The 2020-21 NHL season was one like no other. Gone were the normal four divisions as the NHL broke into four new divisions to limit travel during the coronavirus pandemic. With the new realigned divisions, the Boston Bruins were placed in the MassMutual East Division with seven other clubs, primarily made up of teams from the Metropolitan Division.
One of those teams that the Bruins were placed with was the New York Islanders. One of the more structured teams in the league, coach Barry Trotz’s system is one that can frustrate its opponents and has done so since they hired him in the summer of 2018. During the 56-game regular season, the Bruins found out just how frustrating the system was as they lost five of the eight meetings. Entering their Second-round East Division playoff series against New York, there was going to be no secrets on what the Black and Gold were going to face. A tight-checking, defensive-minded team that relies on their forecheck.
Through the first four games of the best-of-seven series, the Bruins have got another first-hand look at how effective the Islanders forechecking is. Unless the Bruins are able to find a better way to handle it over the final three games, they could be in trouble advancing to the NHL’s semifinals.
Islanders Forecheck Powered Game 4 Win
The Islanders used their forecheck to help them even the series at 2-2 Saturday night as they rallied from a 1-0 second-period deficit for a 4-1 victory. On the first New York goal, Mathew Barzal was in aggressively on the forecheck, collected the puck, and outworked Curtis Lazar along the right wall, working his way behind the Bruins net before setting up Kyle Palmieri in front for a one-timer past Tuukka Rask in the slot. Rask has been very good for Boston the last couple of games limiting the damage that could be worse from the Islanders forcing turnovers in the offensive end.
In the third period and the game still tied 1-1, it was once again Barzal and his linemates in on the forecheck that ultimately led to the game-winning goal with 6:57 left in the game. After pinning the Bruins in their defensive end, the Islanders once again wore down the third line with Charlie Coyle, Jake DeBrusk, and Nick Ritchie, which led the Barzal’s game-winning goal. The Islanders were on top of the Bruins defense and the Coyle line, which led to a turnover and New York working the puck to the point to Scott Mayfield. His shot was blocked by Coyle, but the puck bounced to Barzal, who batted the puck into the net out of the air for a 2-1 lead.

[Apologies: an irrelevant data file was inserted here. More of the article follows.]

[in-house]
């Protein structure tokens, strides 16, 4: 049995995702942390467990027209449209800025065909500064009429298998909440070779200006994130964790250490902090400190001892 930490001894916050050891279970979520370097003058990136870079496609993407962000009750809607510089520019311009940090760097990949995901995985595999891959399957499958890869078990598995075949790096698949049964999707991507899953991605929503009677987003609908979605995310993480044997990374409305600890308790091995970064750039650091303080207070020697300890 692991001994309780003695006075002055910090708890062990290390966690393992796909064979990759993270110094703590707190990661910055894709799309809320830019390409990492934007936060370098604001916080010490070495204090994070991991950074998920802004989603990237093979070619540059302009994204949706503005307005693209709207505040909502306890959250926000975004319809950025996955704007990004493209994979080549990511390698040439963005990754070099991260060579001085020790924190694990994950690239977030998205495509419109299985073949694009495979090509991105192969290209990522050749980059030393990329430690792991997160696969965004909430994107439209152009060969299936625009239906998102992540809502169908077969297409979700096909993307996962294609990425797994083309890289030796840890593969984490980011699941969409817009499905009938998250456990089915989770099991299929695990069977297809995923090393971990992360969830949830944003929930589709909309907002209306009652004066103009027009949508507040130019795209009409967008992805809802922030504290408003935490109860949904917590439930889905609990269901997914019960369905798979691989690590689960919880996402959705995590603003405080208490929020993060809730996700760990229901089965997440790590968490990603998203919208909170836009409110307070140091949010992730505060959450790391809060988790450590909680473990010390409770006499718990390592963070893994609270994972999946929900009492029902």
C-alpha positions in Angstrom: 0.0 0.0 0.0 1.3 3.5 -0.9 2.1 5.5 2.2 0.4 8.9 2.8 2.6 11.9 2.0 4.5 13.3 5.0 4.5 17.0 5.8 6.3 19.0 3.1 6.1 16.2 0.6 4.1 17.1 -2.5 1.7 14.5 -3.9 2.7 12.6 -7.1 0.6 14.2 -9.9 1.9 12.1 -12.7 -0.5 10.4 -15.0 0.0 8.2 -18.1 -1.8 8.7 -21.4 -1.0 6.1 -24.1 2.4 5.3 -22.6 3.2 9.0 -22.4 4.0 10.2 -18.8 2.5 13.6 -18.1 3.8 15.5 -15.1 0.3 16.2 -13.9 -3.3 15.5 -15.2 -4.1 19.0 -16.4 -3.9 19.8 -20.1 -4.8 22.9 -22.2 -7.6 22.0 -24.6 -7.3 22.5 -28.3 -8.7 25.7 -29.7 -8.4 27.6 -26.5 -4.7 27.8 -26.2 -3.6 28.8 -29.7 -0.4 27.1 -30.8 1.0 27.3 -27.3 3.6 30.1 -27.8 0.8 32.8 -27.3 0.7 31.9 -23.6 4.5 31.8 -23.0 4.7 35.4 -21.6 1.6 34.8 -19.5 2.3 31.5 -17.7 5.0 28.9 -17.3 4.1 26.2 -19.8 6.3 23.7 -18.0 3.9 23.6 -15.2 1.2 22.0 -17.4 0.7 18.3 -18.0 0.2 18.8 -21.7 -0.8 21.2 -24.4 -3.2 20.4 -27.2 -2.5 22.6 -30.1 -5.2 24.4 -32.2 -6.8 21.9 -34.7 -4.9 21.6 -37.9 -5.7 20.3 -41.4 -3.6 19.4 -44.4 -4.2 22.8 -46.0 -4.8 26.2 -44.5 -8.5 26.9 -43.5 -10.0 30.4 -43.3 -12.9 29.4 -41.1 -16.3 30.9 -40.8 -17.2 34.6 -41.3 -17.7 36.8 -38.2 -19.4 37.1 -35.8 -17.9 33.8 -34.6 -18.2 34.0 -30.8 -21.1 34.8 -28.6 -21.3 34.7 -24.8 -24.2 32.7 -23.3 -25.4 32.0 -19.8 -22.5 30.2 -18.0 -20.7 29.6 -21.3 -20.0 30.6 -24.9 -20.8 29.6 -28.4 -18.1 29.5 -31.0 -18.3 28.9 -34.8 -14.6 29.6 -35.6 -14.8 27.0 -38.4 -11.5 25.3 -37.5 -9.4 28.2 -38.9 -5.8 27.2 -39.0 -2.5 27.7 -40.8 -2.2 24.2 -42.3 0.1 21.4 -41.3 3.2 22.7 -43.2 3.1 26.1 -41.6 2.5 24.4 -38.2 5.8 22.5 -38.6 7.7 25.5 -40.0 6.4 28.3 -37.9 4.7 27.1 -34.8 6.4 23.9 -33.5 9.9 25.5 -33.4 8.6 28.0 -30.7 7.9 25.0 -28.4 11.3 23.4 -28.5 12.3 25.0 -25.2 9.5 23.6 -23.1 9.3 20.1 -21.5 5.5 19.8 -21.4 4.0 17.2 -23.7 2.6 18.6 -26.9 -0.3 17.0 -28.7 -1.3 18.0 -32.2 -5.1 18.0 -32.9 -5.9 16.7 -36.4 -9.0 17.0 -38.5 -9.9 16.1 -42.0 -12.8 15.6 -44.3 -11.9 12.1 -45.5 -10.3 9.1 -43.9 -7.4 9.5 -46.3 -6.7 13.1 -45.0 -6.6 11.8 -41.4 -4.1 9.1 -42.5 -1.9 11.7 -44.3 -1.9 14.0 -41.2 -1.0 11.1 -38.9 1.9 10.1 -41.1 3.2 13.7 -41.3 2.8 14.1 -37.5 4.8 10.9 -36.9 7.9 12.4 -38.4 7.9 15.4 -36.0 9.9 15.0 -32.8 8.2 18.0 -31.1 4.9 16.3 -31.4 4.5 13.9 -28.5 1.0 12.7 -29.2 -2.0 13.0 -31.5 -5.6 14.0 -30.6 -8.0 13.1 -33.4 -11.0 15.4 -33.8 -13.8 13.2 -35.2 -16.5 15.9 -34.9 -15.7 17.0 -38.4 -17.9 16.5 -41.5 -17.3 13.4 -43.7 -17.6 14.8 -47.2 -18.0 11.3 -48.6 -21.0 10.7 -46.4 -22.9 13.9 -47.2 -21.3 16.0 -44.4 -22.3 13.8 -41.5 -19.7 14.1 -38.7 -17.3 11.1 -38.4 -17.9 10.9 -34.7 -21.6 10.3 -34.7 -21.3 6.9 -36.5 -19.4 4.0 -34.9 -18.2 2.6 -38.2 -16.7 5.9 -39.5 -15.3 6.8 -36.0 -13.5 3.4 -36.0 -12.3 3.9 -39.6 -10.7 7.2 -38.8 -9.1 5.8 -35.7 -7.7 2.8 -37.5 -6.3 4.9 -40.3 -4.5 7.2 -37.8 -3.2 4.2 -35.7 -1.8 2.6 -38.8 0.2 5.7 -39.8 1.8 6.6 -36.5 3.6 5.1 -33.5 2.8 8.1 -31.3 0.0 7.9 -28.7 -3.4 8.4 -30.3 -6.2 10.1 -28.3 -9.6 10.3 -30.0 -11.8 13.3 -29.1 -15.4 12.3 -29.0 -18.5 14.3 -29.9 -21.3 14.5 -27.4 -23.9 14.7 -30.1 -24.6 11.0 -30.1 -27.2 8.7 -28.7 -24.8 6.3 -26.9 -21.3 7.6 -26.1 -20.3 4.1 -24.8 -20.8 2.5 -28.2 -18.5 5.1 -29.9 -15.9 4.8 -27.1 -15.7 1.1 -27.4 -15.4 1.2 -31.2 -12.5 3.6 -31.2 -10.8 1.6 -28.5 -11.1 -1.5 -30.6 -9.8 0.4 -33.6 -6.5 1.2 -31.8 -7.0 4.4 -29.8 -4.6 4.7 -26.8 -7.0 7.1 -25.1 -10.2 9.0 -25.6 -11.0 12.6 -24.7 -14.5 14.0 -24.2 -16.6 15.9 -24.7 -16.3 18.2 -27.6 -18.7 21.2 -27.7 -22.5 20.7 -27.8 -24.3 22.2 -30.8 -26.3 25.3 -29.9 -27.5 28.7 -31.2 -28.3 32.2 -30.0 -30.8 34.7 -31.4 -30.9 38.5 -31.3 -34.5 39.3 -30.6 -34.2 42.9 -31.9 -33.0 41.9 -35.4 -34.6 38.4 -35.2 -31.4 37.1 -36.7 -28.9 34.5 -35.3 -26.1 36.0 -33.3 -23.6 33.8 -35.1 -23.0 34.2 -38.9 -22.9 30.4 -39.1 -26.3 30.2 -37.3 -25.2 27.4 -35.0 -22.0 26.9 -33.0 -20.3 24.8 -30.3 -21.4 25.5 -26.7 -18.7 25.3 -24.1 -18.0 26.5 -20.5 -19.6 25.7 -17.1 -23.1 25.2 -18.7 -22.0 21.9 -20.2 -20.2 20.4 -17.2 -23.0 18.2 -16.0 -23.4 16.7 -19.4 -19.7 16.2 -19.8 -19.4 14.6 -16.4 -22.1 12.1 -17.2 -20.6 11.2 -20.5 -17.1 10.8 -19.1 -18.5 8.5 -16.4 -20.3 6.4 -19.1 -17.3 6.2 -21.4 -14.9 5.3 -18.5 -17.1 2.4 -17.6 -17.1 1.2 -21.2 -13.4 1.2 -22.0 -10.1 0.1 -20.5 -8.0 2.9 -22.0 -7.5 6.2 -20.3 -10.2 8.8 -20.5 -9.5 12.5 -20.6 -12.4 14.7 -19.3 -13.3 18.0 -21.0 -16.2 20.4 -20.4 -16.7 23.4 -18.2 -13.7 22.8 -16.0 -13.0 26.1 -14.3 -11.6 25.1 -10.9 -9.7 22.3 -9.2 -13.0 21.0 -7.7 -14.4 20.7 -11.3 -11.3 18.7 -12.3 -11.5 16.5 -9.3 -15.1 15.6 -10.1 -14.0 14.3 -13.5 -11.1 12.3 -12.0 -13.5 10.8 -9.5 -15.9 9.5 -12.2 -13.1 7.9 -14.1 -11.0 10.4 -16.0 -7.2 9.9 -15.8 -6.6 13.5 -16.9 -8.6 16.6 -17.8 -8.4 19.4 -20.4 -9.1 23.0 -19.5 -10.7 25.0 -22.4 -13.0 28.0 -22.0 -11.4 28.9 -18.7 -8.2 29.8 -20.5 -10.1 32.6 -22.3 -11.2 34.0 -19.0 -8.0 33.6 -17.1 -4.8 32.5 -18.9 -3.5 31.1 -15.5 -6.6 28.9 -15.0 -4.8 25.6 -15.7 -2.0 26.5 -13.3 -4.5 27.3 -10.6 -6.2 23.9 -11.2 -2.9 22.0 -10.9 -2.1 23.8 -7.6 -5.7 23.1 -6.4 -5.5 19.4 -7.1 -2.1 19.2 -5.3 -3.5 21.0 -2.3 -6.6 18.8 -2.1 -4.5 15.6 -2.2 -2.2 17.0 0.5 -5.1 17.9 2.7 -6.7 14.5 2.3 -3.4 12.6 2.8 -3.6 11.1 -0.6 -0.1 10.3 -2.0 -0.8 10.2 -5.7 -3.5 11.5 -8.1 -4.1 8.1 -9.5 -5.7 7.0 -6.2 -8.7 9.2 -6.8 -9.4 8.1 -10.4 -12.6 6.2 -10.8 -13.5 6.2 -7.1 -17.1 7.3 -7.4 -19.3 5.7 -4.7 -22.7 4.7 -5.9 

Bruins Need to Find a Way to Neutralize the Islanders Forecheck
Coming into the series, the Bruins knew that figuring out how to handle the Islanders’ forecheck would go a long way in winning the series. Through four games so far, that has not been the case, especially in the last two games. In Game 3 Thursday night, Barzal tied the game when stuffed home a wrap-around on Rask when the Islanders forecheck led to a gaining possesion and the game-tying goal. Saturday night, it wore down the Bruins, mainly their defensive core and the Coyle line, which had some turnovers and allowed the Islanders scoring chances.
Bruins captain Patrice Bergeron spoke on how the Bruins need to go about handling the Islanders’ forecheck in the rest of the series.
Going into Game 5 tonight at the TD Garden, the Bruins need to make some adjustments to deal with the relentless Islanders forecheck. They need to be stronger on the puck and have better zone exits with their first pass, which is something that has been a problem of late for Boston. They also need to adjust to the Islanders’ speed, which was causing all kinds of problems in Games 3 and 4 in New York.
Bergeron spoke of the different ways the Bruins can adjust to the forecheck, but if the Bruins are not able to figure a better way to attack it in Game 5, they could find themselves down 3-2 heading to New York for Game 6 Wednesday night. If that’s the case, then the Bruins would be looking to extend the series to a Game 7 in an arena where they are 1-5 this season combined in the regular season and playoffs.
Scott Roche covers the Boston Bruins for The Hockey Writers. A frequent user of the Oxford comma. Scott has been a sports writer for 25 years for different sites and daily newspapers. Writing started out as a hobby, but it has become a passion for Scott over the years.